Interview | John Allen Biles
The Company of Pittsburgh is a new innovative theater company dedicated to bringing musicals of all sizes to an intimate stage. John Allen Biles is the Founding Artistic Director of this company and is thrilled to be here in the city, working with local actors. As both an actor and now Founding Artistic Director, John is an interesting case. He’s talented, ambitious, and loves Pittsburgh artists. He took a dream and made it reality – which is apropros, considering his 2013 season is all about dreams. And after reading the press release for his upcoming 2013 season opener, Man of La Mancha, I knew I had to interview the guy who was brave enough and creative enough to take such a war horse and reimagine it so boldly. Enjoy the interview!
Hi John! Thanks so much for coming by the site. Tell me about yourself. On your website, it says you were born and raised in Pittsburgh but you live in New York. Fill us in on a bit more details.
Well my website is outdated. Haha. I’m kind of surprised the domain name is still under contract. I gave up my website when I moved back mainly because I was focusing more on getting this company off the ground and didn’t feel a strong need for a website here as any acting work I got would be another way for me to get the word out about the theater company. But I was born here and raised in Shaler Township. I lived in New York City from 2000 until 2012. I live here permanently now.
You graduated from Point Park and NYU. How important do you think studying theater in college is to the success of an actor?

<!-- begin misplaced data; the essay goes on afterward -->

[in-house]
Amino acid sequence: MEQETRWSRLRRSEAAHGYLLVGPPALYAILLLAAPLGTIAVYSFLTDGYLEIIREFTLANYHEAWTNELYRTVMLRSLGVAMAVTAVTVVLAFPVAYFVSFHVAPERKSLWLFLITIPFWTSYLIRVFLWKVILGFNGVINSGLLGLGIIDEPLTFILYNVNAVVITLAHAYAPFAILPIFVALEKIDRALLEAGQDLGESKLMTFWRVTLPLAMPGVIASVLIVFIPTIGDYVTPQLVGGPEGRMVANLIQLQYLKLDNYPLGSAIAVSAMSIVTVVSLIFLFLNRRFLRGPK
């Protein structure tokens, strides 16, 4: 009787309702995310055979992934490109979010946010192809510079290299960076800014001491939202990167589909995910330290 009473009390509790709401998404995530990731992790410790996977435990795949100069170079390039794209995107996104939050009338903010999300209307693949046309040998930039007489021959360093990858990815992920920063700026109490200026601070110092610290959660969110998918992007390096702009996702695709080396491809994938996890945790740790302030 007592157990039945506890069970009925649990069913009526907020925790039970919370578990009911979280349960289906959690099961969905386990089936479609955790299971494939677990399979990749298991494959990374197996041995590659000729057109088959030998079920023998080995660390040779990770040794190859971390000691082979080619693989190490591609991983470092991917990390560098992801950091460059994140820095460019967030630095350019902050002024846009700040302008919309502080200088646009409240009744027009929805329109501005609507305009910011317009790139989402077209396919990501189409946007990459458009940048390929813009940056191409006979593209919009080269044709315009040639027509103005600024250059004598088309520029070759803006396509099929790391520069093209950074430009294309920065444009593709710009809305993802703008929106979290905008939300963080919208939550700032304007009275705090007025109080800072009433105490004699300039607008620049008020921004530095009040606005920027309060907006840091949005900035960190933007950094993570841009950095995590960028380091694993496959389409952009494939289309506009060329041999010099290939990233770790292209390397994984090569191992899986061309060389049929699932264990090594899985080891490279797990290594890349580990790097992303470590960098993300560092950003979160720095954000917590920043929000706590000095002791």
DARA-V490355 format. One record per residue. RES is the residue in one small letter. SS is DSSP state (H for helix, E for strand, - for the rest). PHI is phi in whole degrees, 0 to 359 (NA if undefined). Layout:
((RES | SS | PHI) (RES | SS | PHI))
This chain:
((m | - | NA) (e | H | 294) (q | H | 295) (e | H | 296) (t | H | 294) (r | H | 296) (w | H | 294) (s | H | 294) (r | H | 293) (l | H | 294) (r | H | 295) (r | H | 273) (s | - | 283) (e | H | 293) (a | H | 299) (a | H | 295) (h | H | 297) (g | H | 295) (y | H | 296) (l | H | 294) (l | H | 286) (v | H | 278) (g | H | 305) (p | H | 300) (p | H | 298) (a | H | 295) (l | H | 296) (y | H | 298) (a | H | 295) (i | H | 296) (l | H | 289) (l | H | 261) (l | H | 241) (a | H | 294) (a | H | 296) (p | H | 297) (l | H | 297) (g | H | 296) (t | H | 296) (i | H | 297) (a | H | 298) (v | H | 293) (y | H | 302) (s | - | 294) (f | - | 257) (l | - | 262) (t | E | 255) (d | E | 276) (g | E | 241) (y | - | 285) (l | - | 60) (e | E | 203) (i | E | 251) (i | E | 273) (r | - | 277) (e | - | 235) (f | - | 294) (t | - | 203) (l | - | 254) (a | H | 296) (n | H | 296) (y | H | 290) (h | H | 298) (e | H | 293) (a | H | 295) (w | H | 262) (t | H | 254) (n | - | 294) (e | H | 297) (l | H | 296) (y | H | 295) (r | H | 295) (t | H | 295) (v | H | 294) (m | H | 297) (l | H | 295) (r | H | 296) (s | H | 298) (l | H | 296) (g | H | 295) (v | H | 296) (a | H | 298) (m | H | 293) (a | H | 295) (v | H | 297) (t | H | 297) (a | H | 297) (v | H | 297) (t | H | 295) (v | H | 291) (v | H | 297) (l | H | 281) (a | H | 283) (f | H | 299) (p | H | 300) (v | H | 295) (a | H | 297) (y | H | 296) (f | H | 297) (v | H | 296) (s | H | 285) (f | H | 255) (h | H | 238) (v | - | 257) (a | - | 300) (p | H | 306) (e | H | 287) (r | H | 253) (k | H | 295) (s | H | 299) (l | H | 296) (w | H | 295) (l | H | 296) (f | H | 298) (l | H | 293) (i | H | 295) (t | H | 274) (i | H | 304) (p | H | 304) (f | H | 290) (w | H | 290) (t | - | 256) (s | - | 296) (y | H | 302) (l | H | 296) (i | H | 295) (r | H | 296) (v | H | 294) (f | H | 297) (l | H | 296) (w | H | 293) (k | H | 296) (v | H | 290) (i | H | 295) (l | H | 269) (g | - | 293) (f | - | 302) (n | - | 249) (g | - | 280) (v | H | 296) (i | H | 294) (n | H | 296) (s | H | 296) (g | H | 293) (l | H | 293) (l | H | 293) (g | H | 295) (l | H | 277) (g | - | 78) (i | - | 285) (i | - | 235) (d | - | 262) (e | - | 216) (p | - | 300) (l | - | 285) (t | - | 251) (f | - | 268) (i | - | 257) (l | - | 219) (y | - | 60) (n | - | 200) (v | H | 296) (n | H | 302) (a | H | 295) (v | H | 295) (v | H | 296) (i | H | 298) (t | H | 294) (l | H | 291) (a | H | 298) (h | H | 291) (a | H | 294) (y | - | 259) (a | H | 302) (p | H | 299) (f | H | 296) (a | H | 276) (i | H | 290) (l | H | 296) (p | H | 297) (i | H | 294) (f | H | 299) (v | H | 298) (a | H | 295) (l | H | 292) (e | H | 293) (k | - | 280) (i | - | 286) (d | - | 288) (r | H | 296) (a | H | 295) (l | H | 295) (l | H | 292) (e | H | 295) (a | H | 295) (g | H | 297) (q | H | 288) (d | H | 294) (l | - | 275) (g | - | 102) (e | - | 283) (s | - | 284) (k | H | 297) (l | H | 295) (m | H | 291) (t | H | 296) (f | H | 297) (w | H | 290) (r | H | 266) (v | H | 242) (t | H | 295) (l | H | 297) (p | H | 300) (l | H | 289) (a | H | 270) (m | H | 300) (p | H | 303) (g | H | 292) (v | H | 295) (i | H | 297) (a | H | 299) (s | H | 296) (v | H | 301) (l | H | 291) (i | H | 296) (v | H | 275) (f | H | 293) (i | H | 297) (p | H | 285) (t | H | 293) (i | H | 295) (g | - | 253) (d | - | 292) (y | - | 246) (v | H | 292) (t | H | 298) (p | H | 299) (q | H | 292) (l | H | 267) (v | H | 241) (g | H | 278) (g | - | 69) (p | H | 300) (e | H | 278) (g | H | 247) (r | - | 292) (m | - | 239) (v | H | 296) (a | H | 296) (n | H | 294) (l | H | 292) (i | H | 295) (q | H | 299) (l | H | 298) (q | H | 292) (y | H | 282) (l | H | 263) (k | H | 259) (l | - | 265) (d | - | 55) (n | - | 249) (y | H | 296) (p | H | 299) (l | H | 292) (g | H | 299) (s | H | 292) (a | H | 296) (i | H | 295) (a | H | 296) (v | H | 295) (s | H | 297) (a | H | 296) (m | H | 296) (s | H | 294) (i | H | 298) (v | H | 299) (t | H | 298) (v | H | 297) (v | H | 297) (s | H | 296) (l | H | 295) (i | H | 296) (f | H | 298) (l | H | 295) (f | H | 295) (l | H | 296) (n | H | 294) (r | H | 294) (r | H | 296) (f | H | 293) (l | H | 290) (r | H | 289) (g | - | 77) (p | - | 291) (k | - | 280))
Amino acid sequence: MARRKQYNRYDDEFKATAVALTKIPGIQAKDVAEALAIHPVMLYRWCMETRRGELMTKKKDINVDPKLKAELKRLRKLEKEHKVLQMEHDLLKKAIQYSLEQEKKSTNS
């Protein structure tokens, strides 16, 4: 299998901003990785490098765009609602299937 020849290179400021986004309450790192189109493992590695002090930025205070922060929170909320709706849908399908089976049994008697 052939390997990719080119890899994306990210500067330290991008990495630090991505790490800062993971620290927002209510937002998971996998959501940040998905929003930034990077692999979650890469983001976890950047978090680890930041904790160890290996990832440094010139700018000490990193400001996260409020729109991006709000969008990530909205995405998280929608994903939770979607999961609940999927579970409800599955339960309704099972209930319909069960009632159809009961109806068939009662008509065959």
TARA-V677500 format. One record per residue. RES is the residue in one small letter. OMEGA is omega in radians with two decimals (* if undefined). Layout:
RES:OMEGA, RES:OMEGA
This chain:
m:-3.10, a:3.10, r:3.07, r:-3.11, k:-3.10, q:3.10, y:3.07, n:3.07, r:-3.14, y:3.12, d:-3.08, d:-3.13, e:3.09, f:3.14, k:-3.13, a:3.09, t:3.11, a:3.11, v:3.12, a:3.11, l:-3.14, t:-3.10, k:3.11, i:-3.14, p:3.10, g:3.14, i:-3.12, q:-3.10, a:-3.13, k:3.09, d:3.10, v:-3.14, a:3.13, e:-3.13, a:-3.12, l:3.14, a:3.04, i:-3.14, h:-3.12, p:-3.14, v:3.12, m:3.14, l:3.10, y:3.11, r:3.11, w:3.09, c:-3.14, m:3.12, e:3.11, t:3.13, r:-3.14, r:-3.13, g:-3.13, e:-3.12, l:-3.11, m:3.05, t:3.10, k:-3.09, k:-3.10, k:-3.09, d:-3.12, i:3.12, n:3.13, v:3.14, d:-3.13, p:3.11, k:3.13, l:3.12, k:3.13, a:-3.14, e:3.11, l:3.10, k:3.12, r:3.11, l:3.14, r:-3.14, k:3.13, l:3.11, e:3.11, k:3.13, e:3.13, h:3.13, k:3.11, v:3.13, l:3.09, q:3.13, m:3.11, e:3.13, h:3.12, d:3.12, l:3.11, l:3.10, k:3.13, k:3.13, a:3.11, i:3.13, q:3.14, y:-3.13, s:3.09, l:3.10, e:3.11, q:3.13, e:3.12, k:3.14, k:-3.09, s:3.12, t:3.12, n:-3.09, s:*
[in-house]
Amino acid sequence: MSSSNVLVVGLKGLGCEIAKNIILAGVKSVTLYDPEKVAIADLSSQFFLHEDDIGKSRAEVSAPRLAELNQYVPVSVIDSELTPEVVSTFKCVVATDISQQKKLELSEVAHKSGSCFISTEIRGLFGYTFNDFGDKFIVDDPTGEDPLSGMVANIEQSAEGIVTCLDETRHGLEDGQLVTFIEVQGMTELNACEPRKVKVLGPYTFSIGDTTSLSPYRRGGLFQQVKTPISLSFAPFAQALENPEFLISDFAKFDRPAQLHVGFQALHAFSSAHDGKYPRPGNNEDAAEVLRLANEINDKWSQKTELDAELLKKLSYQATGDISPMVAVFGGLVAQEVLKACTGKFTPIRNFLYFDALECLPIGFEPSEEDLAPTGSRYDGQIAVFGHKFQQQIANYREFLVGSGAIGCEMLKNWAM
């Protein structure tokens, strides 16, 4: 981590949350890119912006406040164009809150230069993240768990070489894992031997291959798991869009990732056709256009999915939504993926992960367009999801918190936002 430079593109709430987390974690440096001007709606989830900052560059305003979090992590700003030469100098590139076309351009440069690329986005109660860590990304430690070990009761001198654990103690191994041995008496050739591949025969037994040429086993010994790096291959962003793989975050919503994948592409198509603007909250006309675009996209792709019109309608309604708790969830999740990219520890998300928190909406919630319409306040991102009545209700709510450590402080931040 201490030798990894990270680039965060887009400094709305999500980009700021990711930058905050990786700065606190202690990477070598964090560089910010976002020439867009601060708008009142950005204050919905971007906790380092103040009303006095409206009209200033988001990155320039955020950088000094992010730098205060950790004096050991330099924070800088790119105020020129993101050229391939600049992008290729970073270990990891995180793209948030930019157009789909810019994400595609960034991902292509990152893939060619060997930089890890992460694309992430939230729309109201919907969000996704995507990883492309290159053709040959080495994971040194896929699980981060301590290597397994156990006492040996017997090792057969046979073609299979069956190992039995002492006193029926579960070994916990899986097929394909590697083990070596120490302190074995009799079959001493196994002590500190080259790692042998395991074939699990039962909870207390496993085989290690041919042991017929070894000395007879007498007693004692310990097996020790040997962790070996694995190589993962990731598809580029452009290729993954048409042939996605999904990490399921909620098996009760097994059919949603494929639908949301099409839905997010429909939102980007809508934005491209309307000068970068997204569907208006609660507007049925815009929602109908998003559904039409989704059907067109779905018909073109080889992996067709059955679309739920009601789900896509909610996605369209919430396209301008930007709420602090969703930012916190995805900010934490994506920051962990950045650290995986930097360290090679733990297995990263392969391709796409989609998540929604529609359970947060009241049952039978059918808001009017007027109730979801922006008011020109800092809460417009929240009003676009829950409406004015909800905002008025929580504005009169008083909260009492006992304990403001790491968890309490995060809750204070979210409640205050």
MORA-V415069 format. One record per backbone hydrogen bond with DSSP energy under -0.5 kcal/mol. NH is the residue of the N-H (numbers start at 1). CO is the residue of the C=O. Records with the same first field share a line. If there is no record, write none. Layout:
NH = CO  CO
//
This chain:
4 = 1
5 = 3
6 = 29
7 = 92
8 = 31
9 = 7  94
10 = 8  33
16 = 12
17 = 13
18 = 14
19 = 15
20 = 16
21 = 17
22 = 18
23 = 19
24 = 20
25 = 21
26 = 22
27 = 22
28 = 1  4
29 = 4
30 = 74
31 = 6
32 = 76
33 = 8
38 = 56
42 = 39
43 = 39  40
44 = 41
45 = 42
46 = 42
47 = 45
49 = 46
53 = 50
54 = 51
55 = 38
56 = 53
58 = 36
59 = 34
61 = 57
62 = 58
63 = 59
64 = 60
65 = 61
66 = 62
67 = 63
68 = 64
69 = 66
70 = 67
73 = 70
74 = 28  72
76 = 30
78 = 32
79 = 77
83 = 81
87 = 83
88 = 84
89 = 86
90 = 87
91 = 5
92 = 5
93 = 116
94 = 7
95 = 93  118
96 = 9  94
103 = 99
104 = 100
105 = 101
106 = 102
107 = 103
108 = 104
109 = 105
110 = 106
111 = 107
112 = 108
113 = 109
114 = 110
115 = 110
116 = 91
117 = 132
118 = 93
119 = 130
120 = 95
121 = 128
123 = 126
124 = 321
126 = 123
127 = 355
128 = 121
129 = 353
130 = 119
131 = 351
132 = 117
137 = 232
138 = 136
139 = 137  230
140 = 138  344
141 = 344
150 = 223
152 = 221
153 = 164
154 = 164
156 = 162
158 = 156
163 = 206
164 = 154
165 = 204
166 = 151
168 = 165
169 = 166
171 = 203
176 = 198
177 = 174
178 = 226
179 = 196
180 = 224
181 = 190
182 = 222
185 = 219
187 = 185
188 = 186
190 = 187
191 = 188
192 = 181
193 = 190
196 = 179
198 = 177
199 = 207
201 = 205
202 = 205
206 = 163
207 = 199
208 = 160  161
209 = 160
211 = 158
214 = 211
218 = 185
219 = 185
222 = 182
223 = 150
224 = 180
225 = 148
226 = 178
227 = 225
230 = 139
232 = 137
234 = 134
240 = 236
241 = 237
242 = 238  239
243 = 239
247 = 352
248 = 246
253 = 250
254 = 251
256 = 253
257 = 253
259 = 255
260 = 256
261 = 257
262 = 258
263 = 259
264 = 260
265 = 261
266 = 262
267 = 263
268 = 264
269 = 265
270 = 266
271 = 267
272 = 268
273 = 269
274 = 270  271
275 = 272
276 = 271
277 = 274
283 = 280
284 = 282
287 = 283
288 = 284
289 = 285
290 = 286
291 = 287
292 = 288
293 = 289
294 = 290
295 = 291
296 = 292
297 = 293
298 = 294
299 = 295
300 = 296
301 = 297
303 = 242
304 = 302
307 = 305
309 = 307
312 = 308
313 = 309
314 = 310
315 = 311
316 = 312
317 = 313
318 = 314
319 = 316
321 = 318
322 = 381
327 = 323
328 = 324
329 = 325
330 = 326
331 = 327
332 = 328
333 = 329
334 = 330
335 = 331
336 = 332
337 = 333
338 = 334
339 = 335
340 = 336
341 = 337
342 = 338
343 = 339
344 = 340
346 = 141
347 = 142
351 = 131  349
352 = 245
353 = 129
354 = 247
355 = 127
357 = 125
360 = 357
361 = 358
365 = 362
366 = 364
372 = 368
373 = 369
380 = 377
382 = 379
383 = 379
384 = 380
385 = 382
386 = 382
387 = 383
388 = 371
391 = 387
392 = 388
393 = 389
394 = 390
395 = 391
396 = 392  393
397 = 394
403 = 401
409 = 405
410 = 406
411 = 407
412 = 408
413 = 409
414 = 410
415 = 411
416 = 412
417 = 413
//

20 years ago I’d say not a huge amount, but nowadays every school seems to have an intense theater program. These programs have seemed to take the place of the specialized non-collegiate “schools” that were much bigger a few decades ago. Most of these programs offer very specialized training and showcases in both NYC and LA. So without that training you will start with most of the time a step behind the competition. There are always exceptions to the rule, of course.
You have quite an impressive resume, and have done a ton of regional jobs. In fact, I had the pleasure of seeing you perform just recently in Pittsburgh Public Theater’s awesome 1776. You’ve also done a lot of work in New York and on tour. Can you describe what working in Pittsburgh is like, compared to other places?
It’s not much different. Theater done by pros and by good people is the same pretty much anywhere. I think the one big difference is, in New York, unless you are doing a Broadway show or major off-Broadway show its easy for you to get lost in the mass of theater there. But here you can really promote your show well. Every opening feels like a big deal, whether its Off The Wall, PMT, CLO, Public, City, Bricolage…etc.
What would you say is the most unique thing about Pittsburgh arts?
I think its the feeling that I get the no one is in competition with each other. Each company seems to have its niche and supports each other like brothers in arms rather than enemies.
Alright, let’s switch gears and discuss your theater company! (Check out their FB page for more info!) You describe it as an “innovative new theater company, dedicated to bringing the most essential pieces of musicals of all sizes to an intimate stage”. That sounds very impressive! So first, tell me about the genesis of the company.